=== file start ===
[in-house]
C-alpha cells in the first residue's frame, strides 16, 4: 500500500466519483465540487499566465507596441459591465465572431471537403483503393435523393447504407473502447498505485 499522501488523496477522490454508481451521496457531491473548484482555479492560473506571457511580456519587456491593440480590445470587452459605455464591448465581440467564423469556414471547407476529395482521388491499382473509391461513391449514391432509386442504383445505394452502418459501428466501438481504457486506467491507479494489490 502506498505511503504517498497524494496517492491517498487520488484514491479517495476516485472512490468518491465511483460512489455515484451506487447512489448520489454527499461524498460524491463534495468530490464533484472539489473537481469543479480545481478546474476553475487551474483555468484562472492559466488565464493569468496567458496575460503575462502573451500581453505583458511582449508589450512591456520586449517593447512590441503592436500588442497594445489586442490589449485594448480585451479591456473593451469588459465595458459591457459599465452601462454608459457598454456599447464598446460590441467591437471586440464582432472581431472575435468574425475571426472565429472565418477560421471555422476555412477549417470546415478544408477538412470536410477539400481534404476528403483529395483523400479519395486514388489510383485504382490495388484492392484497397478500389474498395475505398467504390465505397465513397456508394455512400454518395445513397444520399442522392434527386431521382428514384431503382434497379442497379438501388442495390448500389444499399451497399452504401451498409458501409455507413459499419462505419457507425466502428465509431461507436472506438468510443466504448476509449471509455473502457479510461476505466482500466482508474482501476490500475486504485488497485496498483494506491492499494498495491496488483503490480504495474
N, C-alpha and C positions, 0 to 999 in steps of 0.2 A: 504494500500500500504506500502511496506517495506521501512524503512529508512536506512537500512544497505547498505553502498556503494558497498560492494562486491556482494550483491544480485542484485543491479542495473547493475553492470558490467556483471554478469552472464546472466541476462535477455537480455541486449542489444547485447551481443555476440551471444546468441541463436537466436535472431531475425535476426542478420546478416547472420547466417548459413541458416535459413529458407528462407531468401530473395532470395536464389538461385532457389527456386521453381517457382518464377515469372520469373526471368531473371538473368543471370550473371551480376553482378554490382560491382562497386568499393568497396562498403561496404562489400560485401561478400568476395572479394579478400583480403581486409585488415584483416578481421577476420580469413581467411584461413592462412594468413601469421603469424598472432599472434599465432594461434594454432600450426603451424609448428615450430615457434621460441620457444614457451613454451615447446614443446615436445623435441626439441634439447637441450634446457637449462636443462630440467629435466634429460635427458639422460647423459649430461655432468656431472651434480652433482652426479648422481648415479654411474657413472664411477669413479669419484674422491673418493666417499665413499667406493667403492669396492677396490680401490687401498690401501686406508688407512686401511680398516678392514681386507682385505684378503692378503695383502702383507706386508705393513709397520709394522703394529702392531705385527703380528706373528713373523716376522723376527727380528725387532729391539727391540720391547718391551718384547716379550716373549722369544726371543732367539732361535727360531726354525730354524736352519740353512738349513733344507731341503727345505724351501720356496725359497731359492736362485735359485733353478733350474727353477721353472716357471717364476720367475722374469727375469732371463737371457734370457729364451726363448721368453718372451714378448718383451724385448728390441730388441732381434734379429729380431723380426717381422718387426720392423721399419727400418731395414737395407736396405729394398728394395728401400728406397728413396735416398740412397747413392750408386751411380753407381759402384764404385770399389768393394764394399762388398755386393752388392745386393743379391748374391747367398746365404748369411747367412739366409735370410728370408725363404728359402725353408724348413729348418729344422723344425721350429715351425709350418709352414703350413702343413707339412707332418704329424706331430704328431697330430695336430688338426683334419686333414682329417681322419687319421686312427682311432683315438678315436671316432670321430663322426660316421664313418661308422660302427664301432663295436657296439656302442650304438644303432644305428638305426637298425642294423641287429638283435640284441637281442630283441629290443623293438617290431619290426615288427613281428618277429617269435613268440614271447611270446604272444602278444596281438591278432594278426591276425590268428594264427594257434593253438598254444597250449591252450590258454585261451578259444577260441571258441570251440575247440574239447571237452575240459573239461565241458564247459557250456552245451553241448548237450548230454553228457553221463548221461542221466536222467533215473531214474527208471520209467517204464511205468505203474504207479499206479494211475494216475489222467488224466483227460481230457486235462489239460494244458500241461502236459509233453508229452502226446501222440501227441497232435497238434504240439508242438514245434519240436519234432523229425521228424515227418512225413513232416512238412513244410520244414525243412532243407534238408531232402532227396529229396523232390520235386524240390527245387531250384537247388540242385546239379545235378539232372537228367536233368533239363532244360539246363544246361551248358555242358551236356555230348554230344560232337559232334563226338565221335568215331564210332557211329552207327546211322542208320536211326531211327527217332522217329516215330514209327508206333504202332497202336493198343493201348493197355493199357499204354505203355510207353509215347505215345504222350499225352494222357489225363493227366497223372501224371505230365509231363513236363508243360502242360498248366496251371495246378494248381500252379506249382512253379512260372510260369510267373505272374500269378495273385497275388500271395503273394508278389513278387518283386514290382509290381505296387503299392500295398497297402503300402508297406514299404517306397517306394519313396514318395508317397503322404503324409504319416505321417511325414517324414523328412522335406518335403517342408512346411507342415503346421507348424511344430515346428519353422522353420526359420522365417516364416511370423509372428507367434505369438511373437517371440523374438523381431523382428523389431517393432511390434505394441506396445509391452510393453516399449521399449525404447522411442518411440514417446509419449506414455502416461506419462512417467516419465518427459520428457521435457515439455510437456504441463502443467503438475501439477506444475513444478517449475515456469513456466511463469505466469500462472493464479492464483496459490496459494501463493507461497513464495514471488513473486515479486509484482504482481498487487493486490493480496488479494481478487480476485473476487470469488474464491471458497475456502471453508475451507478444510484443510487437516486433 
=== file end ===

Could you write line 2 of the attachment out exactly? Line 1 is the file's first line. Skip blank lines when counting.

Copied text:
C-alpha cells in the first residue's frame, strides 16, 4: 500500500466519483465540487499566465507596441459591465465572431471537403483503393435523393447504407473502447498505485 499522501488523496477522490454508481451521496457531491473548484482555479492560473506571457511580456519587456491593440480590445470587452459605455464591448465581440467564423469556414471547407476529395482521388491499382473509391461513391449514391432509386442504383445505394452502418459501428466501438481504457486506467491507479494489490 502506498505511503504517498497524494496517492491517498487520488484514491479517495476516485472512490468518491465511483460512489455515484451506487447512489448520489454527499461524498460524491463534495468530490464533484472539489473537481469543479480545481478546474476553475487551474483555468484562472492559466488565464493569468496567458496575460503575462502573451500581453505583458511582449508589450512591456520586449517593447512590441503592436500588442497594445489586442490589449485594448480585451479591456473593451469588459465595458459591457459599465452601462454608459457598454456599447464598446460590441467591437471586440464582432472581431472575435468574425475571426472565429472565418477560421471555422476555412477549417470546415478544408477538412470536410477539400481534404476528403483529395483523400479519395486514388489510383485504382490495388484492392484497397478500389474498395475505398467504390465505397465513397456508394455512400454518395445513397444520399442522392434527386431521382428514384431503382434497379442497379438501388442495390448500389444499399451497399452504401451498409458501409455507413459499419462505419457507425466502428465509431461507436472506438468510443466504448476509449471509455473502457479510461476505466482500466482508474482501476490500475486504485488497485496498483494506491492499494498495491496488483503490480504495474